The Right Stuff (blog)

The Right Stuff is an alt-right blog and media outlet that hosts several podcasts, including The Daily Shoah. The outlet is best known for popularizing the use of "echoes", triple parentheses around names used to identify Jews on social media.[1][2][3]


Established in December 2012, The Right Stuff describes itself as "a political and cultural blog" which aims to create a dialogue uniting the right wing, as well as deliberately offending the regressive left and attacking what they perceive as a culture of political correctness.[4] It has been described as "a major hub for the dissemination of alt-right materials",[5] and according to owner Mike Enoch has a core principle of ethnic nationalism.[5] The blog also hosts and maintains a lexicon defining jargon used by its publications as well as the wider alt-right movement.[6]

The Right Stuff was one of the first websites to make use of the term "cuckservative", long before the epithet attracted mainstream attention.[7][8] In addition, the blog was an early proponent of propaganda film With Open Gates, a video which attacks multiculturalism and Middle Eastern refugees in Europe, and implies that Jewish organizations are responsible for both. The video was created by 8chan user Gex and was initially promoted primarily on neo-Nazi and white supremacist sites such as The Daily Stormer, Stormfront, American Renaissance and Vanguard News Network. After Breitbart posted the video, it was subsequently promoted by other commentators as well, such as former Representative Michele Bachmann and radio host and Washington Times columnist Steve Deace.[9]


Fash The Nation

Launched in August 2015, Fash The Nation ("fash" being an abbreviation for fascist and the name being a play on political talk show Face the Nation)[10] is a weekly podcast co-hosted by Jazzhands McFeels[11] and Marcus Halberstam.[10][12] The pair offer political commentary and extensive coverage of Donald Trump's presidential campaign, as well as conducting interviews with controversial political figures such as journalist Charles C. Johnson, congressional candidate Rick Tyler and television personality Tila Tequila.[13] They also include a regular segment known as The Europa Report, which presents news concerning the ongoing European migrant crisis,[14] in addition to musician White Hot Takes singing popular songs with lyrics rewritten to contain white nationalist themes.[15] As of August 2016, Fash The Nation was the number one on the up-and-coming list of News & Politics podcast on SoundCloud.[16]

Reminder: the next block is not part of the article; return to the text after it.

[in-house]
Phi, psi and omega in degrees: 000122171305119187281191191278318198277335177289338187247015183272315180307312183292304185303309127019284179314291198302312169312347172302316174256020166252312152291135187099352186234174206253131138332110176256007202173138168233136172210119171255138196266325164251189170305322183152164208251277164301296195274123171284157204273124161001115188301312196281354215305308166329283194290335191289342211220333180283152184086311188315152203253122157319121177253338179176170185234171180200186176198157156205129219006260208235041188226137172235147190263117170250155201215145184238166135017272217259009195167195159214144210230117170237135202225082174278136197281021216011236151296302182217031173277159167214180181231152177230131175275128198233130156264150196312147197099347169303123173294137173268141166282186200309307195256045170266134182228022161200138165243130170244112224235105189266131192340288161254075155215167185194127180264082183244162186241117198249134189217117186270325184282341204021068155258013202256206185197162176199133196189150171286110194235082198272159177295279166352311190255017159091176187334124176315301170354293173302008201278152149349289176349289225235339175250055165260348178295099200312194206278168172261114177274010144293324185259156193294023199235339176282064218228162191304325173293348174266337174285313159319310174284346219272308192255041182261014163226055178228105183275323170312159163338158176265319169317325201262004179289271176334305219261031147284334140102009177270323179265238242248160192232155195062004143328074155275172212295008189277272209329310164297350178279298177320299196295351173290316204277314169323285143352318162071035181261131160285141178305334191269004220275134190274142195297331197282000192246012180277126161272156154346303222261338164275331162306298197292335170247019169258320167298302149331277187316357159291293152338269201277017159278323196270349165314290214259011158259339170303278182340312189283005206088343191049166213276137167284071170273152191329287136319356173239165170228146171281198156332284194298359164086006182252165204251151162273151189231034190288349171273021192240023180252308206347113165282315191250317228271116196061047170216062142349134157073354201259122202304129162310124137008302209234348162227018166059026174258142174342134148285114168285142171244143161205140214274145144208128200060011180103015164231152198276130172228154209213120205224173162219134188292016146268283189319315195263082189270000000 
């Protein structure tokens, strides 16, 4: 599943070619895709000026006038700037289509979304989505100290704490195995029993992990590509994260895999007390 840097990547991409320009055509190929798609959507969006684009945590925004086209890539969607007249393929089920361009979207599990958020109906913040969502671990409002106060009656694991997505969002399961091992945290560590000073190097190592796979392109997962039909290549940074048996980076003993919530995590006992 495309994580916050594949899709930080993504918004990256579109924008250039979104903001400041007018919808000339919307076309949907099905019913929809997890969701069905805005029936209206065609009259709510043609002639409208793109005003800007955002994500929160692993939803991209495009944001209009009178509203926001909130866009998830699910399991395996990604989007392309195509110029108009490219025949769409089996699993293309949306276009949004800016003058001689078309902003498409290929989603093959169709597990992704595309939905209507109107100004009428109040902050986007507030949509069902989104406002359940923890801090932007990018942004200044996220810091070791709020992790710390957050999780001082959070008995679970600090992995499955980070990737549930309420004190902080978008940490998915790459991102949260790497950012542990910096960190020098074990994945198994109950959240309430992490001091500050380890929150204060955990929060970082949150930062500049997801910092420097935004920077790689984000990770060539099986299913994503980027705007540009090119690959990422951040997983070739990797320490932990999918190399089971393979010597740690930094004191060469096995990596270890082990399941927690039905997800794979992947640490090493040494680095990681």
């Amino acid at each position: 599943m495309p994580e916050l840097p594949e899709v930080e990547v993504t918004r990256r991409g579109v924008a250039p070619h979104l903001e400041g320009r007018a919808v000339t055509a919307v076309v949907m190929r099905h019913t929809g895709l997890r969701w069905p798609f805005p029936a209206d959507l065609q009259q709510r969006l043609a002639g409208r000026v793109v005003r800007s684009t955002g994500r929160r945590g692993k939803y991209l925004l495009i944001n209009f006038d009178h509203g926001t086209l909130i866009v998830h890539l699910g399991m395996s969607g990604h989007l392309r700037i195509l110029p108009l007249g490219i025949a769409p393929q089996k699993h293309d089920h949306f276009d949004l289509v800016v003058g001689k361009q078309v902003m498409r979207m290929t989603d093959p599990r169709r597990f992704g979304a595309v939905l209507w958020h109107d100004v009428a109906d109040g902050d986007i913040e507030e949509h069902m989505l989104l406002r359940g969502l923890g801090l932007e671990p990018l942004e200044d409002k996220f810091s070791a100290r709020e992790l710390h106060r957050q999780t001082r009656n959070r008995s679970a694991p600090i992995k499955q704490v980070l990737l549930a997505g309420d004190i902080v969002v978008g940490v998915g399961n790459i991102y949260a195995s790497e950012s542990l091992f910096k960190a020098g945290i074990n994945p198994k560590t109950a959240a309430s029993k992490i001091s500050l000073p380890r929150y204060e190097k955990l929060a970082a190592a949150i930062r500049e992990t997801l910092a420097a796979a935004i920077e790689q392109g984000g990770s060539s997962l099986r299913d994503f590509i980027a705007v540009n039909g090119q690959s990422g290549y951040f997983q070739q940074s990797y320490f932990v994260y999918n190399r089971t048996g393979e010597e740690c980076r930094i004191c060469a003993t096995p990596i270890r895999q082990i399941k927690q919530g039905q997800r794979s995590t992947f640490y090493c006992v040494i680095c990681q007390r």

Daily Shoah

First broadcast in August 2014 and published weekly,[17] the Daily Shoah (whose name is a parody of The Daily Show and refers to the Holocaust),[18] has addressed topics such as immigration, white nationalism, race relations, feminism, Zionism, anti-globalization and political correctness.[4] The podcast is widely credited with creating the triple parentheses meme, also known as (((echo))), an antisemitic symbol that has been used to highlight the names of individuals of a Jewish background.[19] This originated in a Daily Shoah segment called Merchant Minute, in which Jewish-sounding names were pronounced in a cartoonish voice to stand out from other names.[19] The Anti-Defamation League has listed the Echo on its database of hate symbols.[20][21]